The Rotation: Two Olds and Two Newbs?

Here begins the real craziness. The Orioles have at least two rotation spots to fill (or three if they go with a sixth starter), plus at least three in the bullpen (or four if they decide not to carry an extra outfielder).

Along with third-year “veteran” John Means, I’m assuming that Keegan Akin and Dean Kremer get the benefit of the doubt, even though the two rookies have all of 14 major-league starts between them. Neither was brilliant in 2020, but they both faced some difficult teams and put up some interesting numbers (Kremer’s 2.76 FIP, for one, and Akin’s 3.27 FIP and 12.3 K/9).

If so, that leaves two rotation slots to be divided between approximately 14 candidates, if I’m counting right: seven from the 40-man roster (journeyman Jorge Lopez, Rule 5 guys Tyler Wells and Mac Sceroler, plus newly-protected prospects Bruce Zimmermann, Alex Wells, Zac Lowther, and Michael Baumann), four non-roster invitees (Tom Eshelman, “King Félix” Hernández, Wade LeBlanc, and Matt Harvey), and three camp reserves (lefty Josh Rogers, former Red Sox prospect Konner Wade, and one-time Tigers prospect Spenser Watkins).

Because we currently have no access to film of bullpen sessions or anything (Matt Harvey was apparently just finishing his physical yesterday), there is precious little to base this on. For tactical reasons alone, I want to say that at least one of the (soft-tossing) veterans—LeBlanc, Hernández, or Harvey—makes the team as a veteran presence. Admittedly, LeBlanc is the most-recently least-bad, with a 3.72 ERA in 27 starts for Seattle in 2018. Likely future HOFer Hernández made at least 15 starts in each of the three seasons from 2017-2019, but his ERA ranged from 4.36-6.40 as his velocity dropped. But imagine having him in the dugout mentoring the youngsters. And wouldn’t it be fun if the two former Mariners teammates were united again?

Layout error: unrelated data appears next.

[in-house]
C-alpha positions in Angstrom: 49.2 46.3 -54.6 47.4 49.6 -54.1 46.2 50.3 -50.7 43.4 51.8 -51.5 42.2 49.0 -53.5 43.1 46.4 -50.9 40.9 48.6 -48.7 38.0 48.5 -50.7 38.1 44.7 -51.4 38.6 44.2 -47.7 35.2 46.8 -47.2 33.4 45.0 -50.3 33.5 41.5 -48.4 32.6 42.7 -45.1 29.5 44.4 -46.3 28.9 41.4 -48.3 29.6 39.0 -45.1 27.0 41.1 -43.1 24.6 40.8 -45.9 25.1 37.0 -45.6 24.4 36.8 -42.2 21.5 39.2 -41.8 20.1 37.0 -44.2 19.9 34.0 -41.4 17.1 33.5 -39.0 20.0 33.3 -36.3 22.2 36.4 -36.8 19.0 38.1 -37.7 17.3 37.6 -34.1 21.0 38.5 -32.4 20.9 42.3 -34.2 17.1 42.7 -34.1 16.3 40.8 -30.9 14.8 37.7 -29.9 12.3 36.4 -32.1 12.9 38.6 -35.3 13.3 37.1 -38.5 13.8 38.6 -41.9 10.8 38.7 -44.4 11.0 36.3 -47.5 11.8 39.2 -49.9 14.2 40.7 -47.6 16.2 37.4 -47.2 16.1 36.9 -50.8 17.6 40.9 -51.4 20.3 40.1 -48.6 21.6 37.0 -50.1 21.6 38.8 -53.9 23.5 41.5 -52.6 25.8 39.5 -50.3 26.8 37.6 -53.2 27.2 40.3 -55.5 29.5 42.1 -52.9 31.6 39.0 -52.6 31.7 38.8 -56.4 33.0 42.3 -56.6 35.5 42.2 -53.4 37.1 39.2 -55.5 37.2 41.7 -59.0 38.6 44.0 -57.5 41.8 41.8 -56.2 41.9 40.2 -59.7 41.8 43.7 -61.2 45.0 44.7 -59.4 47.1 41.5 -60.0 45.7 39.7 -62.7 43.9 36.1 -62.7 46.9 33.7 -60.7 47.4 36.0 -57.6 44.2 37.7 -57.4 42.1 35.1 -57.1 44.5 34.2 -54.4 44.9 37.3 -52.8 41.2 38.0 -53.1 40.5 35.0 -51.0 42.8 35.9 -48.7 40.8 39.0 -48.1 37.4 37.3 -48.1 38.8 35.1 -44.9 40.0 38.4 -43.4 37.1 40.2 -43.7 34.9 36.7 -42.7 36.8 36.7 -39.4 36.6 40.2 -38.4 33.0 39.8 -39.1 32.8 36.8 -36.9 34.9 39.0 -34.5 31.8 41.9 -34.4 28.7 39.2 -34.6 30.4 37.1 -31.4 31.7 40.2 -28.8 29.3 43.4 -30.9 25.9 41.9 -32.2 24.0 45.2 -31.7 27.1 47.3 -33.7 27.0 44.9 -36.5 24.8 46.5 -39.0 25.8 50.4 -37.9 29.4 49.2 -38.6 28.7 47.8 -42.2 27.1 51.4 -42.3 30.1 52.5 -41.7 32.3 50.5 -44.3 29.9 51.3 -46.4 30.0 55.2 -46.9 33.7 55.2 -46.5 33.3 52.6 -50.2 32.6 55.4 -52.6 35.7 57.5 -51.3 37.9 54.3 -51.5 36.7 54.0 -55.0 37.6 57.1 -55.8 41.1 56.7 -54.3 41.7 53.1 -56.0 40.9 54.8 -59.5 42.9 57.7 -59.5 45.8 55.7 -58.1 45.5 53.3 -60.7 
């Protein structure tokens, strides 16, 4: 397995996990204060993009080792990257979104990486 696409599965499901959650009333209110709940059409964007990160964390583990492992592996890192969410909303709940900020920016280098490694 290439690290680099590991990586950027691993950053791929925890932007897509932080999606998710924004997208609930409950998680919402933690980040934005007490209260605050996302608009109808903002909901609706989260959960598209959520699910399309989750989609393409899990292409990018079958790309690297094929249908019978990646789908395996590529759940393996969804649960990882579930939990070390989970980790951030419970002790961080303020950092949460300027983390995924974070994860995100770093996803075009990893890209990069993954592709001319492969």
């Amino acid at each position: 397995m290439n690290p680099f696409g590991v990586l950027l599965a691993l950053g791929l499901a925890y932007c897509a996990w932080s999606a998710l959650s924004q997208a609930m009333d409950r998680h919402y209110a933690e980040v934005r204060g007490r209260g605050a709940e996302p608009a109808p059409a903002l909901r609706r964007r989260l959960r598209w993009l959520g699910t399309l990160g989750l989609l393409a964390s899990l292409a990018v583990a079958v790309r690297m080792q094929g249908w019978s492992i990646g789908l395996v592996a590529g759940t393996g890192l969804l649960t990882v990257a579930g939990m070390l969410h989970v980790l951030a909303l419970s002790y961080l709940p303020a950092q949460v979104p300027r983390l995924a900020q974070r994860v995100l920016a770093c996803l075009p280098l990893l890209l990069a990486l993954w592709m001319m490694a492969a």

Lefty prospect and Maryland native son Bruce Zimmermann had one start in two 2020 appearances, but I think he—along with Wells, Lowther, and Baumann—is likely to begin the season at Triple-A.

The ‘Pen: Wild Guesses Welcome

Besides the probable locks—Hunter Harvey, Tanner Scott, Shawn Armstrong, Paul Fry, and probably Cesar Valdez, there are at least three slots open in the bullpen, maybe four. I kind of like Jorge López’s chances: he was the embodiment of hit-or-miss in 2020, but he, like Tom Eshelman, provides a long-relief or a sixth-man option in the rotation—and Hyde likes flexibility. I’m with MASN’s Roch Kubatko on Fernando Abad, a veteran lefty who could add stability.

Until we see more from the rest—and there are a mind-boggling 37 pitchers competing in camp right now— the rest is wild guessing. But, while we’re at it, righty Cody Carroll and Dillon Tate have the upside, and so does Josh Rogers, if he’s back to 2018 form after recovering from Tommy John.

Just because there are lots of arms in Orioles doesn’t mean there are lots of answers. As Harrison Jowziak wrote yesterday, “the upcoming season will require plenty of creativity” from O’s management: we could see “anything from a six-man rotation, to openers, or bullpen days, or maybe something even more insane.” The best prediction is probably just to plan for the unexpected.